Sponsor spotlight: Protect the air quality in your home

Photo courtesy Irons Brothers Construction.

The ongoing pandemic has put a renewed focus on the air we breathe. If you are spending more time at home this year, keeping the air in your living space as fresh and as free of pollutants is critical. Common indoor pollutants are from sources that release gases or particles into the air such as mold, radon and carbon monoxide. Poor indoor air quality from pollutants can lead to health problems. Regular home maintenance, such as cleaning and controlling moisture, can help protect and improve your indoor air quality.

Tackle Dust Mites Regularly. These bugs are too tiny to be visible and every home has them. You’ll find dust mites in pillows, carpet, upholstered furniture, stuffed toys and fabric. Dust mites are mostly made up of skin cells, dirt, pollen, mold spores and animal dander. These unwelcomed critters can trigger asthma in individuals with allergies to dust mites. Vacuuming, dusting and washing bedding regularly can help contain dust mites. Dustproof or allergen-blocking covers are available at home goods stores for pillows, mattresses and bed covers.

Test Your Home for Radon. While you cannot see or smell radon, this type of radioactive gas could be present in your home and harmful to your health. Radon typically moves up through the ground to the air above and into your home through cracks in your foundation. Your home can trap radon inside. At-home radon testing kits are available at home improvement stores. You can contact the National Radon Safety Board to find a professional radon mitigation specialist if you have issues with radon in your home.

Install a Carbon Monoxide Detector. Another odorless and colorless substance that can cause health problems, or even death, is carbon monoxide. This toxic gas is found in fumes produced by items in your home such as furnaces, stoves or gas ranges that build up in enclosed or partially enclosed spaces. Always make sure any gas-powered tools like generators or space heaters are used in a well-ventilated space. The most common ways to prevent carbon monoxide exposure is to avoid heating your home with a gas range and running your car in your garage. The U.S. Consumer Product Safety Commission recommends a carbon monoxide detector in every home to prevent poisoning.

Control Moisture in Your Home to Prevent Mold. Molds are microscopic organisms found everywhere indoors and out. Most molds are harmless, but some can cause infections, allergy symptoms and produce toxins. Mold can get in your home through open doors, windows, vents, and heating and air conditioning systems. The key to mold control is moisture control. If mold is a problem in your home, you should clean up the mold promptly and fix the water problem or hire a professional contractor with experience cleaning up mold.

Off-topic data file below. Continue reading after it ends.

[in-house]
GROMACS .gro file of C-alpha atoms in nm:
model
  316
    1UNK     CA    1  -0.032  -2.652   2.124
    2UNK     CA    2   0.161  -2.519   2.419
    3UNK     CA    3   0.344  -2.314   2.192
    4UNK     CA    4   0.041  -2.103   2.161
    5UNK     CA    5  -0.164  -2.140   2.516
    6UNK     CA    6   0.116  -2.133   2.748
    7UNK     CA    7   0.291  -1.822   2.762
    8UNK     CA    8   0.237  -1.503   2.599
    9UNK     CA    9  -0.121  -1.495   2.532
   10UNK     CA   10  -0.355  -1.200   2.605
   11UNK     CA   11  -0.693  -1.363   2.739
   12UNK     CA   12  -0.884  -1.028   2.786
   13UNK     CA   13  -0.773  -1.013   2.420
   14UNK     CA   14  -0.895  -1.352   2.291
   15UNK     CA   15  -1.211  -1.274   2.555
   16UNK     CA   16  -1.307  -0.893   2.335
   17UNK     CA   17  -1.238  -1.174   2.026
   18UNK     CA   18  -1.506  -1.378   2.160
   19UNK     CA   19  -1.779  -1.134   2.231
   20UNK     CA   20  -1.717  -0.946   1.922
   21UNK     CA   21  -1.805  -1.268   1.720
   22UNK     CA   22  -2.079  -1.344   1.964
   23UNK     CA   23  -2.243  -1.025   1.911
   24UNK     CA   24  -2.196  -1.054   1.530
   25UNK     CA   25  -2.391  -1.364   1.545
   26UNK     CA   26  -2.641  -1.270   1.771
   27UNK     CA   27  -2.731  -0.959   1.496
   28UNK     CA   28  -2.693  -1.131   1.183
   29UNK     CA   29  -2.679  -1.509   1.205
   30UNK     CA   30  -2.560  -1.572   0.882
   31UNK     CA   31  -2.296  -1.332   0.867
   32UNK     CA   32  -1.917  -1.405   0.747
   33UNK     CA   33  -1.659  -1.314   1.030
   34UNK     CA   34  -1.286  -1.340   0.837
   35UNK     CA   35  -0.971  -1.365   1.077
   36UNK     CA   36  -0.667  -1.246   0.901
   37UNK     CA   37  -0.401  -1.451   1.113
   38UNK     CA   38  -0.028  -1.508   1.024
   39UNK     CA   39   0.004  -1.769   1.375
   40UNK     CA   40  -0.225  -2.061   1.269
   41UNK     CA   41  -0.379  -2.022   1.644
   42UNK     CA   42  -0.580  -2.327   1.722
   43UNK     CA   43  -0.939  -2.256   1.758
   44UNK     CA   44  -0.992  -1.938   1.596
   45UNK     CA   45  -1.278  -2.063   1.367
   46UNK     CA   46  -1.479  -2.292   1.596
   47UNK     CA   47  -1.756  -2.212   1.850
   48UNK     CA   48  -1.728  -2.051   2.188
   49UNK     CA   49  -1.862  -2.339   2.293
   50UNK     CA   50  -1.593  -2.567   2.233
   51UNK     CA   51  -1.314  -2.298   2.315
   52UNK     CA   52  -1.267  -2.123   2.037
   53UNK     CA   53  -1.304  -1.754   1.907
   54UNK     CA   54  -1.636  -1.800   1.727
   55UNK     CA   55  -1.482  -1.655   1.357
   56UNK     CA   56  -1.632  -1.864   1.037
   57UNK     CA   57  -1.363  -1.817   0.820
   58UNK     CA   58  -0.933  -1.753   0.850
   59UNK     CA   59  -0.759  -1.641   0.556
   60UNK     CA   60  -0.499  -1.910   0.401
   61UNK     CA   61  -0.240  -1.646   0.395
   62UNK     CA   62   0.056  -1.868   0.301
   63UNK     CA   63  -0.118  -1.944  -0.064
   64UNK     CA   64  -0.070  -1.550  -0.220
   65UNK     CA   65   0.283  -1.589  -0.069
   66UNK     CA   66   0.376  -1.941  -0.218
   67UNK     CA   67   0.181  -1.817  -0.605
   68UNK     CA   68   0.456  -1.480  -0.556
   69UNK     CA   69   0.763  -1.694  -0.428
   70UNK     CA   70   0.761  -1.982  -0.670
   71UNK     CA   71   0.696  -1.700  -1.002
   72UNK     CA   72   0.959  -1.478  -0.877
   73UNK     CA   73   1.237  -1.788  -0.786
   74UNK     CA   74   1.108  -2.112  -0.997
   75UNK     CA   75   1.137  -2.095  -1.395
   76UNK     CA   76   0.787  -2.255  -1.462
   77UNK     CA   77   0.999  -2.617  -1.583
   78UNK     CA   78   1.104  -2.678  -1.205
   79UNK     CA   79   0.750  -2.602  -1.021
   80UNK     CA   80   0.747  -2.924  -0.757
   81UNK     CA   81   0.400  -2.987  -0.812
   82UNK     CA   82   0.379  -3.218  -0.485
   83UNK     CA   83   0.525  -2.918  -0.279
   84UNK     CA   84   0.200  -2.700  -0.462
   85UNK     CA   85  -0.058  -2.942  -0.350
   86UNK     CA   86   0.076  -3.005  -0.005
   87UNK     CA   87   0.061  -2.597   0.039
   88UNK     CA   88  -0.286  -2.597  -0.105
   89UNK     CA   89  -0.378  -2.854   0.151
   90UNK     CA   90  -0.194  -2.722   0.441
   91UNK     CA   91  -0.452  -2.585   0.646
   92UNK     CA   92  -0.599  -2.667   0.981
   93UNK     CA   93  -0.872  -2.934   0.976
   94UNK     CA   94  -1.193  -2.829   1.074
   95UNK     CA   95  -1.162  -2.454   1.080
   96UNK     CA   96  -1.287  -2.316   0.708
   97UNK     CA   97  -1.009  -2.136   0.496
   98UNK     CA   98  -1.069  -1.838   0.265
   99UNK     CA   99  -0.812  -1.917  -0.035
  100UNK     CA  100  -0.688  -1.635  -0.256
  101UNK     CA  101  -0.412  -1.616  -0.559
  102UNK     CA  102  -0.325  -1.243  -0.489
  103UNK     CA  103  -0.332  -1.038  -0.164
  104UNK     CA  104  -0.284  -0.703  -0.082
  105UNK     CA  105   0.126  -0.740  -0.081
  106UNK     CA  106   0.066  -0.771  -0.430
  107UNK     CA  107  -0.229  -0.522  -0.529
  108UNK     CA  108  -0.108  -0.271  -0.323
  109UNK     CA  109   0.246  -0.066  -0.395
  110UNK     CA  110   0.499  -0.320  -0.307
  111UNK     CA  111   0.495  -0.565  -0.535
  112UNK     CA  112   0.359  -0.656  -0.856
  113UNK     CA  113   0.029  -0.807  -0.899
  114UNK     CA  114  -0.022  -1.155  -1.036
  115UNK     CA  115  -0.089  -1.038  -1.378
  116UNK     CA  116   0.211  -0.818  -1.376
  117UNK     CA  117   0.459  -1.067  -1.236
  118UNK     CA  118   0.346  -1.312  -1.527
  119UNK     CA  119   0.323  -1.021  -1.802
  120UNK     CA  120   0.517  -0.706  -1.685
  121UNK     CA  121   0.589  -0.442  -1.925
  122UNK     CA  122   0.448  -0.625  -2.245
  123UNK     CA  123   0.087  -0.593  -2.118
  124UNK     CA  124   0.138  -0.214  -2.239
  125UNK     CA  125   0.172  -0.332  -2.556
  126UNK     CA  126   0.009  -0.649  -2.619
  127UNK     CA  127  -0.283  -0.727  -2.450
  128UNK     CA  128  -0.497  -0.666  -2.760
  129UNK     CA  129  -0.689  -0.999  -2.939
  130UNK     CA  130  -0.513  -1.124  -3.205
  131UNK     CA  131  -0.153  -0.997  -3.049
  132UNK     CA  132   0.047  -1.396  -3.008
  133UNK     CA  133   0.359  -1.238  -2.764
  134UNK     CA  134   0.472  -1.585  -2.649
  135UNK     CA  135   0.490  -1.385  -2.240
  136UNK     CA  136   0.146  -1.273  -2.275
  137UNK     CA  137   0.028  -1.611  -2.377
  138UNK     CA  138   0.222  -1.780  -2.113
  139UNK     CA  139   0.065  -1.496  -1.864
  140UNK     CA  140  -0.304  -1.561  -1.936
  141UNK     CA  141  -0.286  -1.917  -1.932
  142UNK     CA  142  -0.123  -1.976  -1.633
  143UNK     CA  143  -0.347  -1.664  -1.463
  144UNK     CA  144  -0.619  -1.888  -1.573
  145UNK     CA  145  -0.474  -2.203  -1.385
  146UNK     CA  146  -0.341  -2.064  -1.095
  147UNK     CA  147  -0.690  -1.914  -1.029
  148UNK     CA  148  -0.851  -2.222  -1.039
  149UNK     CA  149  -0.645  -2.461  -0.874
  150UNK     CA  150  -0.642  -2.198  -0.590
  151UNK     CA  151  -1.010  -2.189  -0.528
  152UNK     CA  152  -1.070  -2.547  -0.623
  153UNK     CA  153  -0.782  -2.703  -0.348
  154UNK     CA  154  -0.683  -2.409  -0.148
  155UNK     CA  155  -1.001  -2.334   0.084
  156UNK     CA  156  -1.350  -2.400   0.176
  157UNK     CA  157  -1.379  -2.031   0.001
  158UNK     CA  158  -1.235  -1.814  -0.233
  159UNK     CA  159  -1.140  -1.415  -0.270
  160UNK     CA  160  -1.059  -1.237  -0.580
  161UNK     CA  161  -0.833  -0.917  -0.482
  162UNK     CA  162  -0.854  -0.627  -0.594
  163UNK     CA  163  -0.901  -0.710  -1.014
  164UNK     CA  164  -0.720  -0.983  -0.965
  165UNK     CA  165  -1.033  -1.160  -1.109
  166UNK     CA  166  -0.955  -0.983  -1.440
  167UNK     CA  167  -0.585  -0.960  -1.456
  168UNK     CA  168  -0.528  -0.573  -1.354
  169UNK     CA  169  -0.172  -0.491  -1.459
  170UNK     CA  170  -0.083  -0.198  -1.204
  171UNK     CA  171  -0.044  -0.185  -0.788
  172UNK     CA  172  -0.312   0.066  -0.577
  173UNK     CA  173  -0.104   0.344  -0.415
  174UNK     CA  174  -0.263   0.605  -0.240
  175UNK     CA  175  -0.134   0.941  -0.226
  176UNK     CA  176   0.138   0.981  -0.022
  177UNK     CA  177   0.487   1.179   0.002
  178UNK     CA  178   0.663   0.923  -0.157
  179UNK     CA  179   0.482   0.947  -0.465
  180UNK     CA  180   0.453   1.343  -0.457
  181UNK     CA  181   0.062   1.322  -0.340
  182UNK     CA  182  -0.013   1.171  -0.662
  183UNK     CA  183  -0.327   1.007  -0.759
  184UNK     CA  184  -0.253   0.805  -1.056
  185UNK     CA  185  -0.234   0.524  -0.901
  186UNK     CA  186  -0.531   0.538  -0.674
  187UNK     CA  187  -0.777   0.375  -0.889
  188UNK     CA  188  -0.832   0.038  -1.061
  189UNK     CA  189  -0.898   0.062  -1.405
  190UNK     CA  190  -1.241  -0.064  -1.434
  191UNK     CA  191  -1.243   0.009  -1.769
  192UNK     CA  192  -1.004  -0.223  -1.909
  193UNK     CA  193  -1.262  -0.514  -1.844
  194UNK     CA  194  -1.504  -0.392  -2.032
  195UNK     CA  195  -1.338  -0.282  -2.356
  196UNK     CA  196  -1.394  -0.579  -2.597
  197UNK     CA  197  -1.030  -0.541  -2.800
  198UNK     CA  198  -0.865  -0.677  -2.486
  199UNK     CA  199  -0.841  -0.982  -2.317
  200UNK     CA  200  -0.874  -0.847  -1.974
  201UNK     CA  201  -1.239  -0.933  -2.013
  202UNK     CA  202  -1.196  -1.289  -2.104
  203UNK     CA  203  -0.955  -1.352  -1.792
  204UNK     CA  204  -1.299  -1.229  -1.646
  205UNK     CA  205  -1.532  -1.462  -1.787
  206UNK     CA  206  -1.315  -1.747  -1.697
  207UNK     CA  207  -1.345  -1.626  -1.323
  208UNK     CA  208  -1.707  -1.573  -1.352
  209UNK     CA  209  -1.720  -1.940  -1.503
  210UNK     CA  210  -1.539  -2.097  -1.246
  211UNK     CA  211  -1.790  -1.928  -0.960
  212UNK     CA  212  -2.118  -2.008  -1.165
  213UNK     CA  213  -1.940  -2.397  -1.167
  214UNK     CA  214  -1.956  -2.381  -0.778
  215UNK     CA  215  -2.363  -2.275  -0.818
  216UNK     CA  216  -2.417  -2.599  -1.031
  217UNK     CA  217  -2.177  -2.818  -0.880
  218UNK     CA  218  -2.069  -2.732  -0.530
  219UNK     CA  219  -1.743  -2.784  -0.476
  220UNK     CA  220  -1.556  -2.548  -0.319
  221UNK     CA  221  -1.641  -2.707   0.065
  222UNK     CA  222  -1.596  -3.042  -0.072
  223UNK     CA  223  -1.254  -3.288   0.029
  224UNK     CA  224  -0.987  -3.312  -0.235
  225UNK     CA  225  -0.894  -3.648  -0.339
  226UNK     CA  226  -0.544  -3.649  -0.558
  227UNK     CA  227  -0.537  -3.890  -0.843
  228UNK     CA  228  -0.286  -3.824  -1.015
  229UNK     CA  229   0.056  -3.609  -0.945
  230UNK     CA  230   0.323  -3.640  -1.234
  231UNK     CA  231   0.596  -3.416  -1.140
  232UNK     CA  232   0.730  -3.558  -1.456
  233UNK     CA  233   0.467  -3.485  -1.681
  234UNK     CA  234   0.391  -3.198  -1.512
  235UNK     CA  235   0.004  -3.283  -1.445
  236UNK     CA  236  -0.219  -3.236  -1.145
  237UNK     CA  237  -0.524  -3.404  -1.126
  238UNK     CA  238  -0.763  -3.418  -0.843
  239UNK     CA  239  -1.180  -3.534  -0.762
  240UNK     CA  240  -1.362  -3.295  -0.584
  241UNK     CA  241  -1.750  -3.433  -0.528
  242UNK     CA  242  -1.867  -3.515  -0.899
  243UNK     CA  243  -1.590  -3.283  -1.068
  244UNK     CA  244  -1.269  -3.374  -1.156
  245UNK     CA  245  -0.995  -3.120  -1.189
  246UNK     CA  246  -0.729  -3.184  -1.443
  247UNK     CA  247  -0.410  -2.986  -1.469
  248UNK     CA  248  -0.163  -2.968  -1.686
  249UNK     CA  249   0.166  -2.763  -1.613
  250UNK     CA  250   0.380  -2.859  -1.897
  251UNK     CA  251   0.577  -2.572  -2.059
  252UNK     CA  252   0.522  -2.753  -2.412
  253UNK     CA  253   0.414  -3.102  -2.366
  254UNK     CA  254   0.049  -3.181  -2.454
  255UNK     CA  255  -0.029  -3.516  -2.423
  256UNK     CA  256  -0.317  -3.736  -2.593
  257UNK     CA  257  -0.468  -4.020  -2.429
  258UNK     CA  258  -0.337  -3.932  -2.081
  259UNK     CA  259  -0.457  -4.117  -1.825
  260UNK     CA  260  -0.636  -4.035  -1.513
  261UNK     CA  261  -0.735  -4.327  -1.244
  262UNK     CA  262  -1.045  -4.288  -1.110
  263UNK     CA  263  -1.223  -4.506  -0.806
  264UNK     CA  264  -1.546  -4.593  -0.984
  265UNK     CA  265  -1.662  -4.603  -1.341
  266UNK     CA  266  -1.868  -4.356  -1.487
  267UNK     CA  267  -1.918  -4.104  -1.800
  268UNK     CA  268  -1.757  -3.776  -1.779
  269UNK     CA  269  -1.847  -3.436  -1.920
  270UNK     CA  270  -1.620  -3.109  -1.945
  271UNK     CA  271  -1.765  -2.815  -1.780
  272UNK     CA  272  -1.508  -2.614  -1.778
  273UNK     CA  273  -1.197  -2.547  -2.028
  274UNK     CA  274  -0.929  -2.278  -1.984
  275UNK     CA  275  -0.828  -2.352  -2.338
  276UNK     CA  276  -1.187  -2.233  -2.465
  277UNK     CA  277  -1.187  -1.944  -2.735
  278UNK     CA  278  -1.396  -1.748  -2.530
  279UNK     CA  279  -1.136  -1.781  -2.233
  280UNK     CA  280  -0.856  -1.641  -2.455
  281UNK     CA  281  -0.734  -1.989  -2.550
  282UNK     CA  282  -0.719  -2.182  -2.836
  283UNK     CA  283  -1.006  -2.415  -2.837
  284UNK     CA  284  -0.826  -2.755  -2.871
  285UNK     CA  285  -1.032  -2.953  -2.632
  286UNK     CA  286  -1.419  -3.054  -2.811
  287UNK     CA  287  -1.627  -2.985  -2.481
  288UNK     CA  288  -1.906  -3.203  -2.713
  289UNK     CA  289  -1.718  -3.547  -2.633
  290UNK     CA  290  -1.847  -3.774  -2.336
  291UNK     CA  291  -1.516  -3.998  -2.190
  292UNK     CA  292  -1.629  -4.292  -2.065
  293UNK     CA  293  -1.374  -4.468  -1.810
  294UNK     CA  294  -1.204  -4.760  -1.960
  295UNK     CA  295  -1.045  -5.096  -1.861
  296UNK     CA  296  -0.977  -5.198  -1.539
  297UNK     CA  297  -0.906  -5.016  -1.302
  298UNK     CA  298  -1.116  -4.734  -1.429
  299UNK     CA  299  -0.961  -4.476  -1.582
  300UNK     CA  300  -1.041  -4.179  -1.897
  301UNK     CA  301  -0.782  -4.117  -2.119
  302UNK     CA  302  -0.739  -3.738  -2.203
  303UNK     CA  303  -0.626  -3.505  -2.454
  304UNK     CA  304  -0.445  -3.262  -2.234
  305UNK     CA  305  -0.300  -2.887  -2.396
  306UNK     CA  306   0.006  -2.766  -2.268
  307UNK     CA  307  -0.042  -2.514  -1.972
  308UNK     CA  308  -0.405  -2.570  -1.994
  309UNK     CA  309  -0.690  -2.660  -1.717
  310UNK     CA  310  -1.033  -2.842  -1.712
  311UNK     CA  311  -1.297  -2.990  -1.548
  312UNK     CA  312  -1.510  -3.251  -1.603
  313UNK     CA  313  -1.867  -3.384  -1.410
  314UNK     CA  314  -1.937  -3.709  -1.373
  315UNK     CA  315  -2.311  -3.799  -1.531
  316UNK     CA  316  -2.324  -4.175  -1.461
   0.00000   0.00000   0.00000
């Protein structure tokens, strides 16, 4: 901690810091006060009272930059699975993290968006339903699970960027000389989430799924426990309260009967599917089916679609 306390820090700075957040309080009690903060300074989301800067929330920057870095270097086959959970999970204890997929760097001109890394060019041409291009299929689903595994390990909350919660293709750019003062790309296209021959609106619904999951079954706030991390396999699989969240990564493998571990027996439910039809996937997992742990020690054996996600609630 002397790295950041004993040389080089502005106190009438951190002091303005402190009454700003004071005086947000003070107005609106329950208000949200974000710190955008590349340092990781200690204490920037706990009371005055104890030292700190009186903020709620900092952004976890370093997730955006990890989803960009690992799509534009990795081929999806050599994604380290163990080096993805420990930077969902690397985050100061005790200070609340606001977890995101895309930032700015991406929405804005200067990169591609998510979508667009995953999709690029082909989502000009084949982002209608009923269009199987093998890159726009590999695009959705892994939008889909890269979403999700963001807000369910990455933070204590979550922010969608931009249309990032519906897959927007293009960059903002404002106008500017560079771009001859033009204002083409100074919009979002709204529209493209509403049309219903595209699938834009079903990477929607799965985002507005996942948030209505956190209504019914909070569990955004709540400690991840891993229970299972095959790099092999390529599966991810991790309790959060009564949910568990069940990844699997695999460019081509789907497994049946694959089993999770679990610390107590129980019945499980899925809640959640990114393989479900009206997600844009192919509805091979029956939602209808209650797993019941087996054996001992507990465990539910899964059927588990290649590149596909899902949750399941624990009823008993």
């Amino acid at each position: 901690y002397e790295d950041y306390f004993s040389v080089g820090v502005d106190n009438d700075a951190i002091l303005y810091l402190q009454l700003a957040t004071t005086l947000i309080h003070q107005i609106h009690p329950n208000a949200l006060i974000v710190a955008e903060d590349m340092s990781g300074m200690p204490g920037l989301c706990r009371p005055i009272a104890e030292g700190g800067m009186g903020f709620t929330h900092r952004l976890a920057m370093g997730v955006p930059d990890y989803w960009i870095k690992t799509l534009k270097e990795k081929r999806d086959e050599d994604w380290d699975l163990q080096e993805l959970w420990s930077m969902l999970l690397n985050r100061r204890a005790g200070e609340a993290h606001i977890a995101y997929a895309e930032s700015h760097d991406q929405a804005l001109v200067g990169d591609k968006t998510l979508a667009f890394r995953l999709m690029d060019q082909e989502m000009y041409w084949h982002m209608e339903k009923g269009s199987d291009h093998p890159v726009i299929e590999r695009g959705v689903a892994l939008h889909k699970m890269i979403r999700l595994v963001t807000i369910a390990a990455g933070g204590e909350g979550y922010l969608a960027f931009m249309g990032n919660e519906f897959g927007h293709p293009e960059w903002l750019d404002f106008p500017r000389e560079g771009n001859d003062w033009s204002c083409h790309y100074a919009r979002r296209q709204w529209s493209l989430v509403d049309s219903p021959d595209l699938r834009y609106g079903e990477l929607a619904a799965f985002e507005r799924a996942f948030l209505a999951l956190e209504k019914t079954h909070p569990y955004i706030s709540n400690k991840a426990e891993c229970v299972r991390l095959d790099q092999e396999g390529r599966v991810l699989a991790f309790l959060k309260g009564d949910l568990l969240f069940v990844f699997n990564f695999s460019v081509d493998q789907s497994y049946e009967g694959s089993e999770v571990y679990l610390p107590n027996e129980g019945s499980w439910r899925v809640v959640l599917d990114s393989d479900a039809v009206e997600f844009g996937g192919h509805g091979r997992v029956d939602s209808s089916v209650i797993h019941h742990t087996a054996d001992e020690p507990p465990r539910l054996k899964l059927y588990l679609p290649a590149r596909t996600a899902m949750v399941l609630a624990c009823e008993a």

For more home maintenance tips contact Irons Brothers Construction at www.ironsbc.com and follow us on our social channels too.

— By Joseph IronsPresident
Irons Brothers Construction, Inc.

  1. I would like to see Edmonds enact a No burning law, there are many of us with allergies. And the 3 foot diameter or ability to burn in your fireplace needs to be reviewed, Near 80 degrees yesterday and a neighbor decided to have a backyard camping fire, We had to close every window as the smoke overwhelmed our entire house, Yes I know I could call the fire department but I’m not going to waste there time , In the let’s go green environment is it time to put a total ban on burning ???

  2. And, be aware that cooking with gas is heating up the climate and filling some homes with hazardous nitrogen oxides in excess of EPA safety standards for outdoor air concentrations. These pollutants contribute to many health issues.
    See this article in Inside Climate News: Cooking with gas is heating up the climate and filling some homes with hazardous nitrogen oxides in excess of EPA safety standards for outdoor air concentrations.

  3. Let’s see, we need to ban all burning, all natural gas cooking and heating, cars on downtown city streets, any trees or shrubs that block views, cutting down any trees larger than 24″ diameter without a permit, ADU’s, any enforcement of laws against the homeless we don’t agree with and catching and eating fish that the Orcas need to survive. I guess the only safe way to live is hook up the IV’s full of the perfect nutrition and balance, curl up in the fetal position and exist in a sanitary closed off dark room until we die. Great life.

    1. Gas ranges have been found to increase the chances of kids developing asthma and other breathing problems that will stay with them for the rest of their lives. Mold is also a common problem in our rainy NW environment.

      This is just an add for people to address issues in their houses that can contribute to breathing issues in the home. Especially for those with small kids, and the people who already have breathing issues.

      It would be a terrible idea to ban gas ranges, and you can’t really ban mold. So this is just targeted at the people who have the money to address these problems.

  4. Darrol, nope, anything that smacks of fun or could even be remotely dangerous is banned in Edmonds until further notice. I’m surprised our occassional coffee’s have survived the purge, let alone an occasional whiff of the devil’s brew.

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